The poll suggests that Hillary Clinton has a better chance of beating John McCain if she runs using her middle (maiden) name.

On the other hand, if she runs against Rudy Giuliani, "Hillary Clinton" would win 50% to 44%, but if "Hillary Rodham Clinton" ran, she'd only be winning 48% to 47%.

The poll asked the question of 506 adult Americans. The margin of error is 4.5%

Even with the margin of error, you wouldn't expect people to reply differently. I mean, it's the same person they are talking about! It's not like it's between her and a twin sister.

This poll is just weird. Beside the fact that it was asked in the first place, why would people vote differently for a politician based on their name and their opponent? I could understand if her middle name was "Hitler" or something preposterous, and they answered the same way for her running against McCain or Giuliani, but I just can't understand why people would vote differently for her based on her middle name and her opponent.

I can't decide if there's something wrong with the poll, or something wrong with the people who were questioned. Maybe both.

CNN's article about the poll is here:

Thursday, October 19, 2006

The Nobilis experiment is over

This past weekend (yeah, I know I'm late with this), our RPG — the Crazy 98s — ended our Nobilis game after one and a bit sessions.

Nobilis is a diceless roleplaying game set in a fantasy world that, more or less, looks like ours. There's a little bit more evil, there's a little bit more good. The law assumes people are guilty until proven innocent. Other than that, it's pretty much like our world... until the characters are "enobled". The players play Nobles. Nobles are an aspect of reality, any aspect of reality. So, you could play the Power of Fire, the Power of Rubber Bands, or the Power of Innocence. The Power of Fire could create fireballs, engulf a city in flame, or light the way with a flame on the end of their finger. The Power of Rubber Bands is a little more difficult, as rubber bands aren't exactly lying around everywhere. The Power of Innocence is even more difficult. The character could control anyone in the area who was innocent, or alter things that made someone appear guilty or innocent.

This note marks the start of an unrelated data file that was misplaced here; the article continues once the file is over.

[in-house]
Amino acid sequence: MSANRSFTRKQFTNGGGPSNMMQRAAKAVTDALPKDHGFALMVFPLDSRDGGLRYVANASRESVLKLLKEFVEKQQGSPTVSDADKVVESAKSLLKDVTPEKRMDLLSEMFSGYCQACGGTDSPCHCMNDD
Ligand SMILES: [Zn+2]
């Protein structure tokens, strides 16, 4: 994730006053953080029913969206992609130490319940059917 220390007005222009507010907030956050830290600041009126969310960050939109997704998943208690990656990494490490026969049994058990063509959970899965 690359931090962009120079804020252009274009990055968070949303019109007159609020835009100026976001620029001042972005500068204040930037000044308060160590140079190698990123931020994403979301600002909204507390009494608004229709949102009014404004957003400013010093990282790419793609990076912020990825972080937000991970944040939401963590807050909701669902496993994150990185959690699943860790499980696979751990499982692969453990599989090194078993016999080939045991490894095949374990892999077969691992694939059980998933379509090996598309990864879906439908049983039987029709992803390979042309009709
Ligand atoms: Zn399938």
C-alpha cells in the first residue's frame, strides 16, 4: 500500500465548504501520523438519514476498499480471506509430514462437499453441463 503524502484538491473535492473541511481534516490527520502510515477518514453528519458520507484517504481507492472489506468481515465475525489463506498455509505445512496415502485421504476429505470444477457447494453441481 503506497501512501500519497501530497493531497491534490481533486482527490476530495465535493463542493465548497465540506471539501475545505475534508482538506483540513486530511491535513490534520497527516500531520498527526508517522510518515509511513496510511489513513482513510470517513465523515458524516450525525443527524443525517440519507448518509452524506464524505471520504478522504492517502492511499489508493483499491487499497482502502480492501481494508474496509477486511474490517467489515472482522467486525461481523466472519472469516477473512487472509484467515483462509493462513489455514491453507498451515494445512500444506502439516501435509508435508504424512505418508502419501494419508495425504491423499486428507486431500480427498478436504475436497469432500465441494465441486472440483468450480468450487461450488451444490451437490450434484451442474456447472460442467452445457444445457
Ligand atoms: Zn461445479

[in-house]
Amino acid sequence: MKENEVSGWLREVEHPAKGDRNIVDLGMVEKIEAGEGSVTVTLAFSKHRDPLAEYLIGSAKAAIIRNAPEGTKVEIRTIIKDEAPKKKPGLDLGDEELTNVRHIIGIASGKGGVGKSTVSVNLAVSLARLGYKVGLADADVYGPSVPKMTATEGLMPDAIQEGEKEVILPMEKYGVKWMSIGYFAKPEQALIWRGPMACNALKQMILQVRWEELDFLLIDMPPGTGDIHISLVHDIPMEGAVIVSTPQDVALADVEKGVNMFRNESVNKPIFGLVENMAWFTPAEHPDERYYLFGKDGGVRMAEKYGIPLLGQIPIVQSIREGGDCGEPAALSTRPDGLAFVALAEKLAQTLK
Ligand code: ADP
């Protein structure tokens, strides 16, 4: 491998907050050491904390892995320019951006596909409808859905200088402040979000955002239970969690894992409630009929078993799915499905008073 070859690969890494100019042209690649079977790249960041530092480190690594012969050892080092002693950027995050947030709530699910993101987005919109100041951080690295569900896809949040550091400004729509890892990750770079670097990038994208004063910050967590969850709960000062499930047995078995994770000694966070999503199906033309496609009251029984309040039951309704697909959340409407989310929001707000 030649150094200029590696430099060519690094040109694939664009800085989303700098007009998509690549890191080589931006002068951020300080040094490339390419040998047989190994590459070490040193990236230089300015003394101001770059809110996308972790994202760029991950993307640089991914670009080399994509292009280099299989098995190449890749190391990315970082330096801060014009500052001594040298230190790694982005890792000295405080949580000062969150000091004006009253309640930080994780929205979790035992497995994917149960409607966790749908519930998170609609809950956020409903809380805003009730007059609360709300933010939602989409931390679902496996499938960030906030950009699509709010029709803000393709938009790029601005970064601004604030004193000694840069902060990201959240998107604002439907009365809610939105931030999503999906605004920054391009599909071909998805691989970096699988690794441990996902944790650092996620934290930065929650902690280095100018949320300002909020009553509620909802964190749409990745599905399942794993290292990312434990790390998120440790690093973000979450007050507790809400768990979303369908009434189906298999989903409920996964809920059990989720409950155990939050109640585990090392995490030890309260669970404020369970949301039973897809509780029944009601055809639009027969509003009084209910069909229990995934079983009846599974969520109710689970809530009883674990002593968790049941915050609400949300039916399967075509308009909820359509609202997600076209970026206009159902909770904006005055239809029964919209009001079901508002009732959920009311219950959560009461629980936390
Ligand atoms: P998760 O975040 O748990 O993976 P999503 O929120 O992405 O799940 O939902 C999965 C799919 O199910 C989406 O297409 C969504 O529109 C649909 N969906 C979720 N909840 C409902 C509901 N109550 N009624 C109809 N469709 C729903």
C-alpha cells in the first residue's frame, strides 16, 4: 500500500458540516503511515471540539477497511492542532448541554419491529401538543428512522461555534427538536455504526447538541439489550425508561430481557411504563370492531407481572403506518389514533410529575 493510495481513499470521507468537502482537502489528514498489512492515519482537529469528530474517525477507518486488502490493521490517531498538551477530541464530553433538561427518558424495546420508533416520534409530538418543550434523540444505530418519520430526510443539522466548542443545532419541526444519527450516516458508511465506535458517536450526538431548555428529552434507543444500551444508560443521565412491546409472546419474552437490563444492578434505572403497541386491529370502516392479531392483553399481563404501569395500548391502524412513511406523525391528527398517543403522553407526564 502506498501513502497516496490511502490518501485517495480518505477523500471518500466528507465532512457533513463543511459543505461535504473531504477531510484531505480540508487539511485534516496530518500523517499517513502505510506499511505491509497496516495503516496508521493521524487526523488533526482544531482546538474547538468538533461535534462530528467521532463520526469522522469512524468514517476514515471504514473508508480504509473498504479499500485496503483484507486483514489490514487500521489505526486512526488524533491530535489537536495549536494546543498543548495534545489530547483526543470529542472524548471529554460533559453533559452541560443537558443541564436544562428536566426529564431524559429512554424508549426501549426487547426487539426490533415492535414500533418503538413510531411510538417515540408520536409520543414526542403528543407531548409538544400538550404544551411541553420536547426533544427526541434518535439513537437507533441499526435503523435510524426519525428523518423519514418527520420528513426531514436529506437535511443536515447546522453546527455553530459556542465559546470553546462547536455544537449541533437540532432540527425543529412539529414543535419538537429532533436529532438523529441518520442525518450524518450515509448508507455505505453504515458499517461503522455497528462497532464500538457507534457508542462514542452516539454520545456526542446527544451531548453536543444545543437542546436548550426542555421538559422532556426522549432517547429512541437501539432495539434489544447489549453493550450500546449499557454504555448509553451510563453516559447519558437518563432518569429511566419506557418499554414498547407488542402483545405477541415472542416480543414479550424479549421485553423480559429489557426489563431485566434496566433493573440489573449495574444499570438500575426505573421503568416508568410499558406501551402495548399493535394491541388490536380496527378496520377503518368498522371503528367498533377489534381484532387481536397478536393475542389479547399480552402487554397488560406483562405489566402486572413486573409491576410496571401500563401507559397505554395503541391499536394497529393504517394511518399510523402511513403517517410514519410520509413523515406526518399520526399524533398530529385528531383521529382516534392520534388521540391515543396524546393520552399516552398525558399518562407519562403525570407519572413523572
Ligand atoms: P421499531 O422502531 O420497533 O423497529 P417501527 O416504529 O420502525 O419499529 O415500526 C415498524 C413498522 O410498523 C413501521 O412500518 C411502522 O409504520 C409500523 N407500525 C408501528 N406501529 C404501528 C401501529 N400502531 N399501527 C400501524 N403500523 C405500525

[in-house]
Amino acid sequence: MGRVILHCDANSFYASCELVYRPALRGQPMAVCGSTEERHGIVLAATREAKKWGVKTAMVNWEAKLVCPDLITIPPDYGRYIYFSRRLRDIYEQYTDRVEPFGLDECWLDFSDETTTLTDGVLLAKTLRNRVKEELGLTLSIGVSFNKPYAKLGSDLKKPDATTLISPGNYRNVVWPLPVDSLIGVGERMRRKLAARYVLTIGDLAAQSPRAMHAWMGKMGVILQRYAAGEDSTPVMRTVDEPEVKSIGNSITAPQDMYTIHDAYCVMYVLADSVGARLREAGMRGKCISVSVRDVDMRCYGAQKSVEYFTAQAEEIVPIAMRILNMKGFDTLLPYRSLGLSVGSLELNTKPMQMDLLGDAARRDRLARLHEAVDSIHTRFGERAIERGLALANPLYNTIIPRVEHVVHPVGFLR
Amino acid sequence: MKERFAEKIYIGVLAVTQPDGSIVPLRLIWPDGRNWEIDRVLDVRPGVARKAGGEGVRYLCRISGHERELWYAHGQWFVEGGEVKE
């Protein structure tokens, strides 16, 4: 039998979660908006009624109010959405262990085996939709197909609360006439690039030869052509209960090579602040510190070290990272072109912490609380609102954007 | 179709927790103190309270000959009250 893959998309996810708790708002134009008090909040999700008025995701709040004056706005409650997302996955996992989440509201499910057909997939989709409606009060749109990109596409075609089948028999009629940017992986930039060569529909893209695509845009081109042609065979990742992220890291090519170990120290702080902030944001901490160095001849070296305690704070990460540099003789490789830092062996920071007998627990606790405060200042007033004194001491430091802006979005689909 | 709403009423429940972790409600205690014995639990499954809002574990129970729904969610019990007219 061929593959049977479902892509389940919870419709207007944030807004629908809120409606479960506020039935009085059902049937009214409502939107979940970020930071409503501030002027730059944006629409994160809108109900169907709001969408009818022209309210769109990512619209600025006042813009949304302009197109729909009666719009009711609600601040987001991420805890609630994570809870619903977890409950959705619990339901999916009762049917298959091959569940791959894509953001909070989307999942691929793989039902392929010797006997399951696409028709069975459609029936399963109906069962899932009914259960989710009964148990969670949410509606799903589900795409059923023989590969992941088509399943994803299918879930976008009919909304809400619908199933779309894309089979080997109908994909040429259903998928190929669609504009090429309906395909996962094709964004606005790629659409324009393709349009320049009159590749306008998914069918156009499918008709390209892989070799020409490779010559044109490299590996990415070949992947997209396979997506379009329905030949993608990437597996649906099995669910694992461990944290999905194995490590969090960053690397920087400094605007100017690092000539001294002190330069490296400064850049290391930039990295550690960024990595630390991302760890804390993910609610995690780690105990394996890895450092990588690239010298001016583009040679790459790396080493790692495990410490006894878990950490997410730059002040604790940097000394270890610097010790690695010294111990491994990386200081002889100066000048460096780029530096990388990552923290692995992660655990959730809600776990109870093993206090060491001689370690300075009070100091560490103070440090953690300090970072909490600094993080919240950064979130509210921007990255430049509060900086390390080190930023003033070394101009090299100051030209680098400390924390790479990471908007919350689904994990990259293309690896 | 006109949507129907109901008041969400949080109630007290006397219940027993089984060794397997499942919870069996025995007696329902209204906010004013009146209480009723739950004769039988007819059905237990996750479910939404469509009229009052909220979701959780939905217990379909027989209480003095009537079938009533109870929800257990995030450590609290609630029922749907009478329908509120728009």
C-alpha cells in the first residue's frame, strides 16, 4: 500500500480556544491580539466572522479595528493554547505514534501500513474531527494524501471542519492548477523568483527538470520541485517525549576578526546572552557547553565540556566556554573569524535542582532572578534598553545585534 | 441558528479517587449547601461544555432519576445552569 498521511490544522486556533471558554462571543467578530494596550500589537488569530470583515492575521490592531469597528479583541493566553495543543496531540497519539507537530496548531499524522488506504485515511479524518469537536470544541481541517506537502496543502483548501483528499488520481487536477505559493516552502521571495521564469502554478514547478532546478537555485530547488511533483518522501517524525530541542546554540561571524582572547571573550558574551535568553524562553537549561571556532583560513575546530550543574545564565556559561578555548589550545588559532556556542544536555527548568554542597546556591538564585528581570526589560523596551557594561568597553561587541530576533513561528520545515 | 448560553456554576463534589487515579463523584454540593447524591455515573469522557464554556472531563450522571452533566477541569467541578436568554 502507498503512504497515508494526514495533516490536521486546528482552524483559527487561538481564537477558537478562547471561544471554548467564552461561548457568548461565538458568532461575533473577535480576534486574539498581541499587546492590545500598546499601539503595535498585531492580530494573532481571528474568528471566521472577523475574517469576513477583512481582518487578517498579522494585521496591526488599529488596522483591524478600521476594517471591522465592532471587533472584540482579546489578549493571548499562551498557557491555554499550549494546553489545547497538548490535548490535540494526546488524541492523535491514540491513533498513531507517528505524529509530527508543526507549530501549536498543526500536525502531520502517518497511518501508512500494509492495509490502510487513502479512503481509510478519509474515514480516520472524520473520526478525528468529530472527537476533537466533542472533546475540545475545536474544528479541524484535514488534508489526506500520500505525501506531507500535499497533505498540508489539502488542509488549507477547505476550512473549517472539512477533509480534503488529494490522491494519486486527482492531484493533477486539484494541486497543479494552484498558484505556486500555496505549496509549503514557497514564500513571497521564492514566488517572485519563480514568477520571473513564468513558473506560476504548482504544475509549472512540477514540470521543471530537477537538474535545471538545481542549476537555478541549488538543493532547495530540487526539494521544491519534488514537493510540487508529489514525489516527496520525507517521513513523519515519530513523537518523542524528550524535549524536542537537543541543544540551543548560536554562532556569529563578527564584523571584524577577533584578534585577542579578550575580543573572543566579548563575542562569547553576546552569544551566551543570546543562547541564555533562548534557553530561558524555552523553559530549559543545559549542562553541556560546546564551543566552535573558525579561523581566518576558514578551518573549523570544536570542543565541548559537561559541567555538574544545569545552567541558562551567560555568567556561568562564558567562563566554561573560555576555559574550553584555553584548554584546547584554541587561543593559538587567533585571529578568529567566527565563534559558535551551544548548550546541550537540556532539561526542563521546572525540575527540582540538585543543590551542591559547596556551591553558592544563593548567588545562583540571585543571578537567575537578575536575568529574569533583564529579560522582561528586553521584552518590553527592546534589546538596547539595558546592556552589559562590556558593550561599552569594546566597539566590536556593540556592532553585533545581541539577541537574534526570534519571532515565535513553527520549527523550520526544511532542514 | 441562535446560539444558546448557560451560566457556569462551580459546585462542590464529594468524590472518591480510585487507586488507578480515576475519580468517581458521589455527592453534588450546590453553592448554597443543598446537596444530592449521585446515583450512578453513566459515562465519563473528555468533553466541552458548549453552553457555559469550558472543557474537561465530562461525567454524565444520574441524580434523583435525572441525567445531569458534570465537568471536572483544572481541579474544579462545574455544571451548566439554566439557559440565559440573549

Characters can also see different aspects of reality, including the Mythic Earth where everything has a spirit. In the Prosaic Earth a car doesn't start because the battery is dead. In the Mythic Earth, the car doesn't start because the spirit of the engine is being ornery, or the spirit of the battery has been caged. This is just a taste of the background universe. It is far more detailed, encapsulating Christian, East Indian, Japanese, Norse, and other mythologies. It would take too long to explain it all, so I'll just point you to the following sites.

The Nobilis 101 page is found here in plain text format:

Nobilis 101 is also available in an altered form as a Microsoft Word document at:

I came across Nobilis on RPG.net. I posted a question asking about roleplaying games particularly suited to one-on-one games; Alana and I are considering playing a game, just the two of us. Nobilis was the game most mentioned. It was fairly pricey, but the hardback book is gorgeous. The background was a bit dense, but intriguing. The example of play made the game look really cool. Alana started reading the rules. I let the other guys in our RPG group look over the book. Jimmy liked it so much he ordered the game himself. When we decided to replace our Hârn game, Jimmy suggested Nobilis.

After one and a bit sessions, only Jimmy still had a strong desire to play.